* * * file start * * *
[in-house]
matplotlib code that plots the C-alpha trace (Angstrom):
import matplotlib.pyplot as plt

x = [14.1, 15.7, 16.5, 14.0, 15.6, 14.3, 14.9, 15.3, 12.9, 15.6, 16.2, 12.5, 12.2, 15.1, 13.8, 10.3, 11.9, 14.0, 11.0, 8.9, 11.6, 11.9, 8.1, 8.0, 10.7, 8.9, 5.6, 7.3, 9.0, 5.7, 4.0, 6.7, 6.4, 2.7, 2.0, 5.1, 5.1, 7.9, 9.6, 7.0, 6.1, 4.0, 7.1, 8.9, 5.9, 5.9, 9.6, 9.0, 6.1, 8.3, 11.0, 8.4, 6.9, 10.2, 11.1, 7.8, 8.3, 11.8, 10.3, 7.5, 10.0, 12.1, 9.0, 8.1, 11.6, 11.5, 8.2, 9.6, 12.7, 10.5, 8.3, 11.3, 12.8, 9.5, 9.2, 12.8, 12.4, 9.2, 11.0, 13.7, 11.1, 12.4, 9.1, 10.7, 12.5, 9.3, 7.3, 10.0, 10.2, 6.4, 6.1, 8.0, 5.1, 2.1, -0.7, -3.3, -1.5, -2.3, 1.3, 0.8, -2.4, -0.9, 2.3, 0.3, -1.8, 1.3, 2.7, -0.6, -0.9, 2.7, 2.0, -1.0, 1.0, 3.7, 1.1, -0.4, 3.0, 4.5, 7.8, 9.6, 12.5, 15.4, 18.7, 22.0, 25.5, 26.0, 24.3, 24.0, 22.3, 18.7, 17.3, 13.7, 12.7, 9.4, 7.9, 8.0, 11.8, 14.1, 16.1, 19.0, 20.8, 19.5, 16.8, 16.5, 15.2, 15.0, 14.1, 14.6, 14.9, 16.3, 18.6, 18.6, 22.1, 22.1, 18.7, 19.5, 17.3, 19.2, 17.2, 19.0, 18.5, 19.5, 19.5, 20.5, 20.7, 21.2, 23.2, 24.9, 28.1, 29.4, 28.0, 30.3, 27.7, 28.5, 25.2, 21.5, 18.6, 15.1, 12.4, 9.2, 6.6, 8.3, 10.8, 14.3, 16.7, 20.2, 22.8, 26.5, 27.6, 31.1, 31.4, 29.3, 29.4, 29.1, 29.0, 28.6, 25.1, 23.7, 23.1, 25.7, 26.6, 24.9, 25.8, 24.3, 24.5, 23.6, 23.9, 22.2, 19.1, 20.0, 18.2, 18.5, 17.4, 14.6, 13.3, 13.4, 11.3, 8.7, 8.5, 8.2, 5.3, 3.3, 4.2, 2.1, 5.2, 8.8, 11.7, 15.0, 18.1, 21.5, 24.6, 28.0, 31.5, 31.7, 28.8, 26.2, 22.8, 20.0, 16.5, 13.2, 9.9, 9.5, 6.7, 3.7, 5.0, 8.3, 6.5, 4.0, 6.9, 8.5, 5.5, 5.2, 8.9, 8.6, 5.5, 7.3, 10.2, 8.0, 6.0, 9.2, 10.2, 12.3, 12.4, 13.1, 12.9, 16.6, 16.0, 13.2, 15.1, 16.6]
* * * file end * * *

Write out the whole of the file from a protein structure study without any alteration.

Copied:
[in-house]
matplotlib code that plots the C-alpha trace (Angstrom):
import matplotlib.pyplot as plt

x = [14.1, 15.7, 16.5, 14.0, 15.6, 14.3, 14.9, 15.3, 12.9, 15.6, 16.2, 12.5, 12.2, 15.1, 13.8, 10.3, 11.9, 14.0, 11.0, 8.9, 11.6, 11.9, 8.1, 8.0, 10.7, 8.9, 5.6, 7.3, 9.0, 5.7, 4.0, 6.7, 6.4, 2.7, 2.0, 5.1, 5.1, 7.9, 9.6, 7.0, 6.1, 4.0, 7.1, 8.9, 5.9, 5.9, 9.6, 9.0, 6.1, 8.3, 11.0, 8.4, 6.9, 10.2, 11.1, 7.8, 8.3, 11.8, 10.3, 7.5, 10.0, 12.1, 9.0, 8.1, 11.6, 11.5, 8.2, 9.6, 12.7, 10.5, 8.3, 11.3, 12.8, 9.5, 9.2, 12.8, 12.4, 9.2, 11.0, 13.7, 11.1, 12.4, 9.1, 10.7, 12.5, 9.3, 7.3, 10.0, 10.2, 6.4, 6.1, 8.0, 5.1, 2.1, -0.7, -3.3, -1.5, -2.3, 1.3, 0.8, -2.4, -0.9, 2.3, 0.3, -1.8, 1.3, 2.7, -0.6, -0.9, 2.7, 2.0, -1.0, 1.0, 3.7, 1.1, -0.4, 3.0, 4.5, 7.8, 9.6, 12.5, 15.4, 18.7, 22.0, 25.5, 26.0, 24.3, 24.0, 22.3, 18.7, 17.3, 13.7, 12.7, 9.4, 7.9, 8.0, 11.8, 14.1, 16.1, 19.0, 20.8, 19.5, 16.8, 16.5, 15.2, 15.0, 14.1, 14.6, 14.9, 16.3, 18.6, 18.6, 22.1, 22.1, 18.7, 19.5, 17.3, 19.2, 17.2, 19.0, 18.5, 19.5, 19.5, 20.5, 20.7, 21.2, 23.2, 24.9, 28.1, 29.4, 28.0, 30.3, 27.7, 28.5, 25.2, 21.5, 18.6, 15.1, 12.4, 9.2, 6.6, 8.3, 10.8, 14.3, 16.7, 20.2, 22.8, 26.5, 27.6, 31.1, 31.4, 29.3, 29.4, 29.1, 29.0, 28.6, 25.1, 23.7, 23.1, 25.7, 26.6, 24.9, 25.8, 24.3, 24.5, 23.6, 23.9, 22.2, 19.1, 20.0, 18.2, 18.5, 17.4, 14.6, 13.3, 13.4, 11.3, 8.7, 8.5, 8.2, 5.3, 3.3, 4.2, 2.1, 5.2, 8.8, 11.7, 15.0, 18.1, 21.5, 24.6, 28.0, 31.5, 31.7, 28.8, 26.2, 22.8, 20.0, 16.5, 13.2, 9.9, 9.5, 6.7, 3.7, 5.0, 8.3, 6.5, 4.0, 6.9, 8.5, 5.5, 5.2, 8.9, 8.6, 5.5, 7.3, 10.2, 8.0, 6.0, 9.2, 10.2, 12.3, 12.4, 13.1, 12.9, 16.6, 16.0, 13.2, 15.1, 16.6]